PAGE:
Wild hoping to fix penalty kill ‘mistake’ vs. Jets in Game 2

Getty Images
1 Comment

The Winnipeg Jets’ power play unit posed issues for every team it faced this season, which is why they finished with a 23.4 percent success rate, fifth-best in the NHL. Adding Paul Stastny before the trade deadline just made things even more unfair.

Such was the problem for the Minnesota Wild in their Game 1 loss Wednesday night. The Jets’ power play scored the opening goal by causing the Wild’s penalty kill unit to try and figure out who to spend more attention on. For Mikael Granlund, he chose to cheat closer to Patrik Laine — understandably so — who was setting up in his office in the circle to Devan Dubnyk’s right. But that decision, along with Winnipeg’s spacing, freed up room for Blake Wheeler to find Mark Scheifele between the circles.

“If they’re cheating on me, then Mark is going to be open and they have to pay for it,” Laine said afterward. “Those guys, it’s not just a one-guy power play. We have all five guys who can score. We are going to make them pay if they’re going to cheat, so much.”

It’s not just Laine or Scheifele — it’s Stastny, Dustin Byfuglien and Blake Wheeler the Wild have to worry about when the top unit is on the ice. How do you scheme against that? Wild head coach Bruce Boudreau has seen this before.

[NBC’s Stanley Cup Playoff Hub]

“It’s very similar to a Washington [Capitals] setup,” he said on Friday ahead of Game 2 (7:30 p.m. ET, USA Network, NBC live stream). “They’ve got all the right sticks facing all the right directions. It’s a difficult power play to stop. Stastny can make the good play from down low. The best way to do it is to not take any penalties. It’s not an easy task, but it’s not like we don’t know what they’re doing, either.”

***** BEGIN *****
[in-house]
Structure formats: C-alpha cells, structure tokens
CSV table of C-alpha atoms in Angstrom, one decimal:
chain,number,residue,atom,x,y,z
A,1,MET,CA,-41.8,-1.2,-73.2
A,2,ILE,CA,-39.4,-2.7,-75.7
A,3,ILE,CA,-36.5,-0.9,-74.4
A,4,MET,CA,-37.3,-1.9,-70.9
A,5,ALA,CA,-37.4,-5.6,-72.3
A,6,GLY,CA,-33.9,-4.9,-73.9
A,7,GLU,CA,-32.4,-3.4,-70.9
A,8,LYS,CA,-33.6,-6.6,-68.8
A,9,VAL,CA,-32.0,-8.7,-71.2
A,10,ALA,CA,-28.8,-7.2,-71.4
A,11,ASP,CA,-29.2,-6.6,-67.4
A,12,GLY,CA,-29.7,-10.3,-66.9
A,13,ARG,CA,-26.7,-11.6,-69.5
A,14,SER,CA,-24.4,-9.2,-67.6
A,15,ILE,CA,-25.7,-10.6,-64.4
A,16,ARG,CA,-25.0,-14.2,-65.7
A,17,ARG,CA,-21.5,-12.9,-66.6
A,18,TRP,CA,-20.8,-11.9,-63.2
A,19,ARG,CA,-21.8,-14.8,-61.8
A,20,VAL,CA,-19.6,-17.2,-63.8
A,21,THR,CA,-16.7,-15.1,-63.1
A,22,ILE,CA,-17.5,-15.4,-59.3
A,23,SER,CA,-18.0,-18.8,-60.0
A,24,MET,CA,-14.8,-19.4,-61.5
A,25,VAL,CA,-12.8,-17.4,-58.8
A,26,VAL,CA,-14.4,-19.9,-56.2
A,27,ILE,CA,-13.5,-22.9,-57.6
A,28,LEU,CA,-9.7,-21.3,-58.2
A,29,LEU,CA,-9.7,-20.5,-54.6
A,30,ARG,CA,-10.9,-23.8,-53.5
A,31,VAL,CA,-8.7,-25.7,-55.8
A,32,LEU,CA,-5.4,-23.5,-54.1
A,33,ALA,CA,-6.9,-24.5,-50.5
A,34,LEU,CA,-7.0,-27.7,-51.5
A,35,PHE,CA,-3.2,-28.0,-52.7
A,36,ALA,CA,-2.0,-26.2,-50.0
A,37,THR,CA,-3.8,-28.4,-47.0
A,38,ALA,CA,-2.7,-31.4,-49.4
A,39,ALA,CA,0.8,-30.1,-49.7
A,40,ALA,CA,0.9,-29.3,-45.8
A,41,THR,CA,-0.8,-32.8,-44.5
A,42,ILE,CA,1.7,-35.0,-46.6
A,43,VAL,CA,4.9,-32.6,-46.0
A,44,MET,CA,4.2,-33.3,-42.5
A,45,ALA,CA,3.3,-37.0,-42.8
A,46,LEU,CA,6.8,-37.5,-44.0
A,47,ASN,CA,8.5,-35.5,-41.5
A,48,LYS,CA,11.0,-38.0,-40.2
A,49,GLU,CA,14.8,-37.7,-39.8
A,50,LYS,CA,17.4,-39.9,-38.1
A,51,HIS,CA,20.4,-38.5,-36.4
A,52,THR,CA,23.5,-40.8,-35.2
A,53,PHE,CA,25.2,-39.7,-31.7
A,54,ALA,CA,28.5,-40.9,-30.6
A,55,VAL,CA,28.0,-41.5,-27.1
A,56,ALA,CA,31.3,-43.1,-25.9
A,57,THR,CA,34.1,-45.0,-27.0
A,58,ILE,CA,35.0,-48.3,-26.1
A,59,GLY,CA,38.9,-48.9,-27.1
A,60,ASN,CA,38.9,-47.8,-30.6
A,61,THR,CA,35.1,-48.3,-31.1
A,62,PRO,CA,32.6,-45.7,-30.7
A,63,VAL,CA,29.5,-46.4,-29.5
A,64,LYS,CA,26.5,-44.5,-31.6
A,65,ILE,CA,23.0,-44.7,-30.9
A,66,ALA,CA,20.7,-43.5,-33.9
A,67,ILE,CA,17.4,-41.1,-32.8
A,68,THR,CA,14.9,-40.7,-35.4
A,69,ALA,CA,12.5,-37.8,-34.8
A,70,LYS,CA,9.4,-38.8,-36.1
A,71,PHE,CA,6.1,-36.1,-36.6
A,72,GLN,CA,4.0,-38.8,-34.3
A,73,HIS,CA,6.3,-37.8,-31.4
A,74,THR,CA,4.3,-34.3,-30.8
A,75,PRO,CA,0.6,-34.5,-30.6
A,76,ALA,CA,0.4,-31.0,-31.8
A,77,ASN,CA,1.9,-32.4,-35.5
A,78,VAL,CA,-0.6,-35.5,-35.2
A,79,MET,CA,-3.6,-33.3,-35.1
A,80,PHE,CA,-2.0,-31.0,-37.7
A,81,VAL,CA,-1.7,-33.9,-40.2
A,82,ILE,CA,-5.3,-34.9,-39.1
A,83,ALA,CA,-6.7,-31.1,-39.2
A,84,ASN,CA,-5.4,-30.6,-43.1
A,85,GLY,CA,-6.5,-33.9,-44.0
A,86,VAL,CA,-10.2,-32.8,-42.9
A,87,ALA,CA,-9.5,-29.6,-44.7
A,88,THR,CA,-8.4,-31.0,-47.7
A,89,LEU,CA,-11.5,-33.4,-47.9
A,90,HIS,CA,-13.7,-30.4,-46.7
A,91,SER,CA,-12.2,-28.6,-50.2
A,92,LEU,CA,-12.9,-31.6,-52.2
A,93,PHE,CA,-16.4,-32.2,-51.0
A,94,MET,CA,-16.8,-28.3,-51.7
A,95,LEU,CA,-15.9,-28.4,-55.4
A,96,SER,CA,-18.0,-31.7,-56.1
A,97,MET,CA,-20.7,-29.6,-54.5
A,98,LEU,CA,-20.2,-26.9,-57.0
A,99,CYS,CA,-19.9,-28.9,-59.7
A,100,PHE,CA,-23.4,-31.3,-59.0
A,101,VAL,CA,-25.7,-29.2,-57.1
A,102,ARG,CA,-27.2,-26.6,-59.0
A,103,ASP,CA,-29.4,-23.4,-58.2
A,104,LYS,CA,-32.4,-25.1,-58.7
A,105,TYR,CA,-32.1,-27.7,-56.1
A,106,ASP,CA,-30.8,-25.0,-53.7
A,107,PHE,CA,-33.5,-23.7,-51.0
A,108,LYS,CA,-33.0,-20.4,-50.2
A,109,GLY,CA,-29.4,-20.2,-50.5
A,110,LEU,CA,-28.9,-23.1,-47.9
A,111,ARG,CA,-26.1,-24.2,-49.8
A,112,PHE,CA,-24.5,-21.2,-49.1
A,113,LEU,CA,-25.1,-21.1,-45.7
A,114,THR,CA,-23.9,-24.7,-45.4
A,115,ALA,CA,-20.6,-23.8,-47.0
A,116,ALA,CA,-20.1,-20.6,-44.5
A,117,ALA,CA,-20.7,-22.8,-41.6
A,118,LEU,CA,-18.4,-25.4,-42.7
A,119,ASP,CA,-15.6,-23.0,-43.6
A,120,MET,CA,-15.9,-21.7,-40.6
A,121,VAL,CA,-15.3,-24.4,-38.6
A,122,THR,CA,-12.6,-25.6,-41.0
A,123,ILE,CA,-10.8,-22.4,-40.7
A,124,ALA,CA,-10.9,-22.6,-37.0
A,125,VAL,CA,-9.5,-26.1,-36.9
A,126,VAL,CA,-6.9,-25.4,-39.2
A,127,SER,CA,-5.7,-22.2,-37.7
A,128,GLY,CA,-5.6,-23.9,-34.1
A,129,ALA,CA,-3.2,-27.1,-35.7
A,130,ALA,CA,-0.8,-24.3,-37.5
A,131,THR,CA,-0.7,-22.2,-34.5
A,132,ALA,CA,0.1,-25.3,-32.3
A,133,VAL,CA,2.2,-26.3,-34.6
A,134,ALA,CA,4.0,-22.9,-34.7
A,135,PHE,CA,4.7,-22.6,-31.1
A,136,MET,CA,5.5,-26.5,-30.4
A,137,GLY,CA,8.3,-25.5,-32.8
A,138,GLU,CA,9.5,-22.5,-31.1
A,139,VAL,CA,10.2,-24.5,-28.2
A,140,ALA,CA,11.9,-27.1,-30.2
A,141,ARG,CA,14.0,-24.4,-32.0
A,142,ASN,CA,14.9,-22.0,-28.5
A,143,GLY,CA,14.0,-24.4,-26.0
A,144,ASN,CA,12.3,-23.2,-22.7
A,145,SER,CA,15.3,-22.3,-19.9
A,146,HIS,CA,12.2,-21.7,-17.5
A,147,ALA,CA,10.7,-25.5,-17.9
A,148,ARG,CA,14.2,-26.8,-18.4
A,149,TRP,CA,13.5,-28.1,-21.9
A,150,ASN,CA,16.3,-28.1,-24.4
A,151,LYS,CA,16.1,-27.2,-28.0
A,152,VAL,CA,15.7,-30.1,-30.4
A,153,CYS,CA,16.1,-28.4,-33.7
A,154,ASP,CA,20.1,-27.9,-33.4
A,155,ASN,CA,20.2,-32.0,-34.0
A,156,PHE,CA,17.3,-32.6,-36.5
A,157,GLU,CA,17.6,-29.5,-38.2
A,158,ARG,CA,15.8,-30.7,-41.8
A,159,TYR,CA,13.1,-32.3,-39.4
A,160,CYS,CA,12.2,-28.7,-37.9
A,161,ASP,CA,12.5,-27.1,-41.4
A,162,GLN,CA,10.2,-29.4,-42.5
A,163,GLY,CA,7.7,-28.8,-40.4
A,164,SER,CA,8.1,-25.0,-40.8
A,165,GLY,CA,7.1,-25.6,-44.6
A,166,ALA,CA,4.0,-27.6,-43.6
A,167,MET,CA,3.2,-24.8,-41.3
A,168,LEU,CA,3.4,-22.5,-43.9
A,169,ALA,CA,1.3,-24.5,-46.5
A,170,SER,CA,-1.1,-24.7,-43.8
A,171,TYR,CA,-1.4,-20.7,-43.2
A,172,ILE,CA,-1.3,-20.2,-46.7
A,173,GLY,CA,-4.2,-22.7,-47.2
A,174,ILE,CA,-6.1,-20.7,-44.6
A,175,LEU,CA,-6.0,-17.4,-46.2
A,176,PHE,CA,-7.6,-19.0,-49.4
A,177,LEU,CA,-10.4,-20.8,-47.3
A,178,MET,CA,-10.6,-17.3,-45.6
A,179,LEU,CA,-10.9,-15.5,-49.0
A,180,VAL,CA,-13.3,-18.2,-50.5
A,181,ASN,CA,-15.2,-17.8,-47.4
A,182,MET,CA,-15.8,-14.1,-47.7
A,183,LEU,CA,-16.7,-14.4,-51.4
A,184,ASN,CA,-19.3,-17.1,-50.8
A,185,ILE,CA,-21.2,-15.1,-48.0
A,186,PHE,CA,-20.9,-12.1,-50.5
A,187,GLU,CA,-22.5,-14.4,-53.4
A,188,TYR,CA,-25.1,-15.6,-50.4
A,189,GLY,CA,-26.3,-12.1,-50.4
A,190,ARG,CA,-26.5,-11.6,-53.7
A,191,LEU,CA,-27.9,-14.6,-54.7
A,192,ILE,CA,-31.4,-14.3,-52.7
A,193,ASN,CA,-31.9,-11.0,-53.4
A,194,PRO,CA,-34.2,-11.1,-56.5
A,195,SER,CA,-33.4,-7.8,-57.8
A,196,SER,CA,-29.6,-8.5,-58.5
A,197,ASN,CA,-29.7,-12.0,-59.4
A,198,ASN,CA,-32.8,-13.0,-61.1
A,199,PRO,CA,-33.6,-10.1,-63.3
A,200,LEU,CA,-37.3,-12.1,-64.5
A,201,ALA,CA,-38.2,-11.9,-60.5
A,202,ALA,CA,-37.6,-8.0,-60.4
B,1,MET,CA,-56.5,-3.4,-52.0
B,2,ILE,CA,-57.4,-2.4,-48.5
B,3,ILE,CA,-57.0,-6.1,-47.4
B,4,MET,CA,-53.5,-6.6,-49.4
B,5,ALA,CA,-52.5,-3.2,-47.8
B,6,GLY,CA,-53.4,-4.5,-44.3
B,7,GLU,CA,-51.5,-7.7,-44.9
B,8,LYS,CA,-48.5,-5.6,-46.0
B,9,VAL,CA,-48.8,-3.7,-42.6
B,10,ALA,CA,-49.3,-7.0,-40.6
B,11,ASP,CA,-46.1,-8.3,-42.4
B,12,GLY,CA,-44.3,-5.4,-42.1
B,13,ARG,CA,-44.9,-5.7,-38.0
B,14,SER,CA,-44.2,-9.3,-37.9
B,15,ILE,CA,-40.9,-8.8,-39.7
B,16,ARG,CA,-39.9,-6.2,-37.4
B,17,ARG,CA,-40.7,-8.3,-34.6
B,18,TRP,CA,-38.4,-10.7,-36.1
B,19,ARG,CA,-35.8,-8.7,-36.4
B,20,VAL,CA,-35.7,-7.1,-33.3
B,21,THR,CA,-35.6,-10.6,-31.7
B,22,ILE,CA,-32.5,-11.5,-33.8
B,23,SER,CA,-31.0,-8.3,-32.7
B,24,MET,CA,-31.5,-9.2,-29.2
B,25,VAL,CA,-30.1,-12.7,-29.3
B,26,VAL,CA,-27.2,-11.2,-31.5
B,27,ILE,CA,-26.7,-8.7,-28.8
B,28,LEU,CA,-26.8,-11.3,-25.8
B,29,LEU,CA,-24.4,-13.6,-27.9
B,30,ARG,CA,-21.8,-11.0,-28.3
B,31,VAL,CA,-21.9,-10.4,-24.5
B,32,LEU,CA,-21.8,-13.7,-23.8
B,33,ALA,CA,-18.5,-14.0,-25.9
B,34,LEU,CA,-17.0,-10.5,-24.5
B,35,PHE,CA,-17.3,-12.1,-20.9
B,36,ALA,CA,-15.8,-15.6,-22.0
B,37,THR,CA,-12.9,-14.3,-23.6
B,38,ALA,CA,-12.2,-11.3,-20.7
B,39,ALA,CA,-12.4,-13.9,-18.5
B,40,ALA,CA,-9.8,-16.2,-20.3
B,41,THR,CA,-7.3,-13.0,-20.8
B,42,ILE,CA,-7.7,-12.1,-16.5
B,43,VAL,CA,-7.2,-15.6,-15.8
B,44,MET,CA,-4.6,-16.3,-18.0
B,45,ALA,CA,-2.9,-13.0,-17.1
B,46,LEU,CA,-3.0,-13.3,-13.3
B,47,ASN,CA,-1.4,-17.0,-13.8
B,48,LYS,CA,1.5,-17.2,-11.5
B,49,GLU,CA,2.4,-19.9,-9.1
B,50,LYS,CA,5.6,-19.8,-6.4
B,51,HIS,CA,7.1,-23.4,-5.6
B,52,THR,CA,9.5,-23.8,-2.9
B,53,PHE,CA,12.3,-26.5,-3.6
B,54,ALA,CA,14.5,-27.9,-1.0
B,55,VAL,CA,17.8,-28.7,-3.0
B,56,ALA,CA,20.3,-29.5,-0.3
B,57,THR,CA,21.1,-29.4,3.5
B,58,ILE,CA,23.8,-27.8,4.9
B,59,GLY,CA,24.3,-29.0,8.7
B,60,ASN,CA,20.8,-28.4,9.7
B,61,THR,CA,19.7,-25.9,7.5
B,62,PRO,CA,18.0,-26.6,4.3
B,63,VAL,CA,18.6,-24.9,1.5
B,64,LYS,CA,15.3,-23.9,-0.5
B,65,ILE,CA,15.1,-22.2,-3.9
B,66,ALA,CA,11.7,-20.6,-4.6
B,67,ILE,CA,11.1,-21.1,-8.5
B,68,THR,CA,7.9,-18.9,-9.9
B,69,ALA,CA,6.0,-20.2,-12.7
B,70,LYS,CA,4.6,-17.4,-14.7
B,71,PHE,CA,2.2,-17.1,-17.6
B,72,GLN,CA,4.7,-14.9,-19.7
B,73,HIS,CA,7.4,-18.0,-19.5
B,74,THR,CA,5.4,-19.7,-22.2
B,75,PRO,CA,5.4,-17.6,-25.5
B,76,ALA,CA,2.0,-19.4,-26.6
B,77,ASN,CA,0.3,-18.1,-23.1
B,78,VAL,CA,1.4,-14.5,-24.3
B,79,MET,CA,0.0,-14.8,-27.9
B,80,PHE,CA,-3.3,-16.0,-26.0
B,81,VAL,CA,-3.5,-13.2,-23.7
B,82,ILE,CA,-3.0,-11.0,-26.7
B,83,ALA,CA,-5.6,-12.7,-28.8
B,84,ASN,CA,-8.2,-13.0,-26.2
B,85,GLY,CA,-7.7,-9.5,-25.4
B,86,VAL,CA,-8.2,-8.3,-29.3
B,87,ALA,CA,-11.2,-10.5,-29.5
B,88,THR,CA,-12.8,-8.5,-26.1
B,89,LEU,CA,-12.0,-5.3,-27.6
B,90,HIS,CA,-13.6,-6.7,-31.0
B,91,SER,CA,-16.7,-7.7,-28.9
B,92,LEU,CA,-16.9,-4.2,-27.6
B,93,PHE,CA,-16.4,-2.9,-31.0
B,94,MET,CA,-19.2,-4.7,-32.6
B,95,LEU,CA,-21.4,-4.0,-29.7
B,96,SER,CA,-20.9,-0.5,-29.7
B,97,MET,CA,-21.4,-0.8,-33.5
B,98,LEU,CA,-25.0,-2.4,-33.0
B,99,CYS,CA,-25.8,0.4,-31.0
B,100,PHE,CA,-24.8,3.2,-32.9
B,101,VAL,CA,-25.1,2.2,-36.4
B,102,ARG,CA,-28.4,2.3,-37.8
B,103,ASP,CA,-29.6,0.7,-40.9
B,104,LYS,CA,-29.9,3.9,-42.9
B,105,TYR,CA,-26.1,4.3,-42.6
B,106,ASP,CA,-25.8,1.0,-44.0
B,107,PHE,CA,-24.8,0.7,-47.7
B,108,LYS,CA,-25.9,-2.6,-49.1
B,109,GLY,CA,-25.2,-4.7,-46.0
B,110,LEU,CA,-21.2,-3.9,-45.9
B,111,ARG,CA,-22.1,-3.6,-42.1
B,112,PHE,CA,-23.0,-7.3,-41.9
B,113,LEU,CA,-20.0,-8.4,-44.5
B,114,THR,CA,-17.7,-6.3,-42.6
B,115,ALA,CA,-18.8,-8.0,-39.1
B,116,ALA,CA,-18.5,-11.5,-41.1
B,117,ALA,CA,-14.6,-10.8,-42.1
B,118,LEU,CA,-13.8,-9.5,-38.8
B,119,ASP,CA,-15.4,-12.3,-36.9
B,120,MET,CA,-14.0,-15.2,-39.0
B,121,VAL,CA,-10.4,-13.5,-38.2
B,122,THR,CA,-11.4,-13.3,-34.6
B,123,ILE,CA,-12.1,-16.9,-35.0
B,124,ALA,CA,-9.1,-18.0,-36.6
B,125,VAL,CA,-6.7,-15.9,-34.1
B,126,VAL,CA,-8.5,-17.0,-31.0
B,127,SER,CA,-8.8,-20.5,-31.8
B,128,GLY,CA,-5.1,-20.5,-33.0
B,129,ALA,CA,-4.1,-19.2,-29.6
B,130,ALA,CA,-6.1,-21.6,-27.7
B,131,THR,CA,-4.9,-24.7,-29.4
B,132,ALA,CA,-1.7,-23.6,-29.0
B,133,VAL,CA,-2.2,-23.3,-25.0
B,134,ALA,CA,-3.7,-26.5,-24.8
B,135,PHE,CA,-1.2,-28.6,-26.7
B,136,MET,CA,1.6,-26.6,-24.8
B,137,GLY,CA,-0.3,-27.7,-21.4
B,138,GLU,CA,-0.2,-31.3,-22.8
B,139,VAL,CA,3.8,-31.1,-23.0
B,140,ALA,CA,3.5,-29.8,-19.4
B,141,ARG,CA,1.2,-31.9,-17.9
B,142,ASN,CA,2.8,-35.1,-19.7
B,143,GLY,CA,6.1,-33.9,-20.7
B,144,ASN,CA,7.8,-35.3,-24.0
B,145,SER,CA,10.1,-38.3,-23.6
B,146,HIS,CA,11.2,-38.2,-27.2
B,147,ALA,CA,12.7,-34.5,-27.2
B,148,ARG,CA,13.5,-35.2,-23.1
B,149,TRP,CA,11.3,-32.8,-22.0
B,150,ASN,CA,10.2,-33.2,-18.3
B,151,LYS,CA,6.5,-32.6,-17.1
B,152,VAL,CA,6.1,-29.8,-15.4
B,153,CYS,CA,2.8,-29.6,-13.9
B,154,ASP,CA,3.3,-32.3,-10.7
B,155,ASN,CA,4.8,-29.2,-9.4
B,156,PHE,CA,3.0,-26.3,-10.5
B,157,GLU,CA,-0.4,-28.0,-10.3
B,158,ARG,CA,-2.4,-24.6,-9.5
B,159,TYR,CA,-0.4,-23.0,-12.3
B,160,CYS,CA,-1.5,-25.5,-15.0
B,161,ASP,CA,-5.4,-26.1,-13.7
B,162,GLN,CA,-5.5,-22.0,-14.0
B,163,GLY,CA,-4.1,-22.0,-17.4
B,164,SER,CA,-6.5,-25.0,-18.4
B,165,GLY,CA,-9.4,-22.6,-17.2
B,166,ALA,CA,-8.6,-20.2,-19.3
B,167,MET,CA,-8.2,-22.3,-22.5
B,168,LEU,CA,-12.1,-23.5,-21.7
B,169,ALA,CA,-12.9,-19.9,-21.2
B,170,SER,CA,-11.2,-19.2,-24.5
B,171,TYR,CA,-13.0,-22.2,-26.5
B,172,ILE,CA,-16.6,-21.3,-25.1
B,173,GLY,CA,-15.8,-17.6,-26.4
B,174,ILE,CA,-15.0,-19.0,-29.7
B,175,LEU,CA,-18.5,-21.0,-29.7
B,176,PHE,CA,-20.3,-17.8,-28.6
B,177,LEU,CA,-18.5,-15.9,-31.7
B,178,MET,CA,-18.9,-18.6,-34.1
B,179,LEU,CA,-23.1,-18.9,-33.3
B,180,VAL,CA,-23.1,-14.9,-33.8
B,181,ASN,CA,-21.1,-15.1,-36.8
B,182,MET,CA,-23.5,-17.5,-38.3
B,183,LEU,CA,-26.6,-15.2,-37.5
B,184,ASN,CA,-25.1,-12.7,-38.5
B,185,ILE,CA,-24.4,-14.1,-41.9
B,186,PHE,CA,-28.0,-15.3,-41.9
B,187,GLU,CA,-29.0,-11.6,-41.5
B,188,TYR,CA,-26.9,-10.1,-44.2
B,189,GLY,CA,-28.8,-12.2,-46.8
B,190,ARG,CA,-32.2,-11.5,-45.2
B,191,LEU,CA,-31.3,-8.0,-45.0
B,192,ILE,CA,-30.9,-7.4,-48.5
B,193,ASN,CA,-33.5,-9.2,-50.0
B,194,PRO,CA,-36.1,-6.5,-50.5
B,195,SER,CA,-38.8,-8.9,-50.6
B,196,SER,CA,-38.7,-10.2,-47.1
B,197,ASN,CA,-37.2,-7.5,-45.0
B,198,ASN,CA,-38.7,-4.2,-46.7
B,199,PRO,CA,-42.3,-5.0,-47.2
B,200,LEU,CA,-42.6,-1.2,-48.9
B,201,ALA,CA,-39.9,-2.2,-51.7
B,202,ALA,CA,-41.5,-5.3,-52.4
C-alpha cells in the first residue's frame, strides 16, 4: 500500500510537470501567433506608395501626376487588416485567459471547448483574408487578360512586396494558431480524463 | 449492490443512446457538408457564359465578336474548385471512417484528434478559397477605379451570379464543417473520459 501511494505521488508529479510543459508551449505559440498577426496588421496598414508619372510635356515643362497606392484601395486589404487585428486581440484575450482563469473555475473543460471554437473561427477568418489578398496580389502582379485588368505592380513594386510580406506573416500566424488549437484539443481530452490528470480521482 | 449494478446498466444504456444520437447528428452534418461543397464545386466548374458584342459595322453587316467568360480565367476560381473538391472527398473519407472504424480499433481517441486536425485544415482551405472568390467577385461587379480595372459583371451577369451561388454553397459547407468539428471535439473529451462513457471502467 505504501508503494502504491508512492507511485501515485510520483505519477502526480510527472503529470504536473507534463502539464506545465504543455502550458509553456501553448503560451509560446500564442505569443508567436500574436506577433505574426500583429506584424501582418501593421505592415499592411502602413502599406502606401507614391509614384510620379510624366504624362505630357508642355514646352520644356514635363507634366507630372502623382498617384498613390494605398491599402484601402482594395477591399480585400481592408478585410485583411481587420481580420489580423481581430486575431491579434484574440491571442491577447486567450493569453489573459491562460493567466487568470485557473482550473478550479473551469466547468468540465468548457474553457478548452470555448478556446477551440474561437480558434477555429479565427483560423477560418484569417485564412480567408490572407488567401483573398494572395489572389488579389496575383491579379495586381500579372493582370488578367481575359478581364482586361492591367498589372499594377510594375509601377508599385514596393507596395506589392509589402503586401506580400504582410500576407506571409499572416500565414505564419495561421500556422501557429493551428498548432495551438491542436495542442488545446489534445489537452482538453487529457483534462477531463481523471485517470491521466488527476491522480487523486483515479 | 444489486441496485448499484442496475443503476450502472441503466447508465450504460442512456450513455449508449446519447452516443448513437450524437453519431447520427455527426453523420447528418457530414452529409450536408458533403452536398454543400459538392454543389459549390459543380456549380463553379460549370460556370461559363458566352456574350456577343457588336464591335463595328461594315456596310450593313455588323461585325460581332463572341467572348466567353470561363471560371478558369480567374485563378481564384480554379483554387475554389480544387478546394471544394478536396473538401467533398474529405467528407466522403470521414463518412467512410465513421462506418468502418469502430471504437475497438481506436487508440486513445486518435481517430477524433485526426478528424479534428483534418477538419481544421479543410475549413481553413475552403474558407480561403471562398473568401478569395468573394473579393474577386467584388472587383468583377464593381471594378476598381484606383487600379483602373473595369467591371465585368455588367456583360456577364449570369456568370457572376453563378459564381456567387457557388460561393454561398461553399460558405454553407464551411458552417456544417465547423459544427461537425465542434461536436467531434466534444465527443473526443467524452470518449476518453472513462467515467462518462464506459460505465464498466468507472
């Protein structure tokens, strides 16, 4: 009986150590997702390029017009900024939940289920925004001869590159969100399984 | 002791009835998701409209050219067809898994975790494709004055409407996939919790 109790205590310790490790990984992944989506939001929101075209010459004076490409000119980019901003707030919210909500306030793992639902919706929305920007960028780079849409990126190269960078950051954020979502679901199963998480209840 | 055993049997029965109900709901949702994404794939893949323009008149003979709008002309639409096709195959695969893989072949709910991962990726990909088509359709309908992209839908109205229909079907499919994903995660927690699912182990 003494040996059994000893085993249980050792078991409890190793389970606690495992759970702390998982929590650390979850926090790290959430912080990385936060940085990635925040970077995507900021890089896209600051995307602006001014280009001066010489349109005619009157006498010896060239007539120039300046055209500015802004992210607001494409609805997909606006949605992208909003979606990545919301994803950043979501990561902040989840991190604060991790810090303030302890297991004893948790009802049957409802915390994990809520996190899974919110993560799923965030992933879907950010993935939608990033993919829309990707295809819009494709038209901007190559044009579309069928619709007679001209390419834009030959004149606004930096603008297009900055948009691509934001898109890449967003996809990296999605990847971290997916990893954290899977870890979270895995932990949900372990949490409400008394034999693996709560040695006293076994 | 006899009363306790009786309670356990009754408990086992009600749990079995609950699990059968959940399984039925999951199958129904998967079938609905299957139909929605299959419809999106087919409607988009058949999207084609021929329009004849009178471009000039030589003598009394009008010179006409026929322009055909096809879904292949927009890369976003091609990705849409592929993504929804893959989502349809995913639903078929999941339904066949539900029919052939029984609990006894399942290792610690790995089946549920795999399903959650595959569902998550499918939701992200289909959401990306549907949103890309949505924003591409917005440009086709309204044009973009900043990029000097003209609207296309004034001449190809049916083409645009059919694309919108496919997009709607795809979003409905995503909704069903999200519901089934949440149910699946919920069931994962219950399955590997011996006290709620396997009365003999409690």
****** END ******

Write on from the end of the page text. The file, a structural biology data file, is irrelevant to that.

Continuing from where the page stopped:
Not taking penalties has been an issue all year for Minnesota. They were shorthanded 272 times during the regular season, fifth-most in the NHL. Their penalty kill units were fine, killing off 81.3 percent of those power plays. But during their four meetings prior to the playoffs, the Jets’ extra man unit was successful on five of 13 opportunities against the Wild, and then went 1-for-2 in Game 1.

You can bet there was plenty of time spent during video sessions since Wednesday focusing on figuring out a way to limit the time and space the Jets can create with the extra man.

“We made a mistake that we won’t make again,” Boudreau said.

————

Sean Leahy is a writer for Pro Hockey Talk on NBC Sports. Drop him a line at phtblog@nbcsports.com or follow him on Twitter @Sean_Leahy.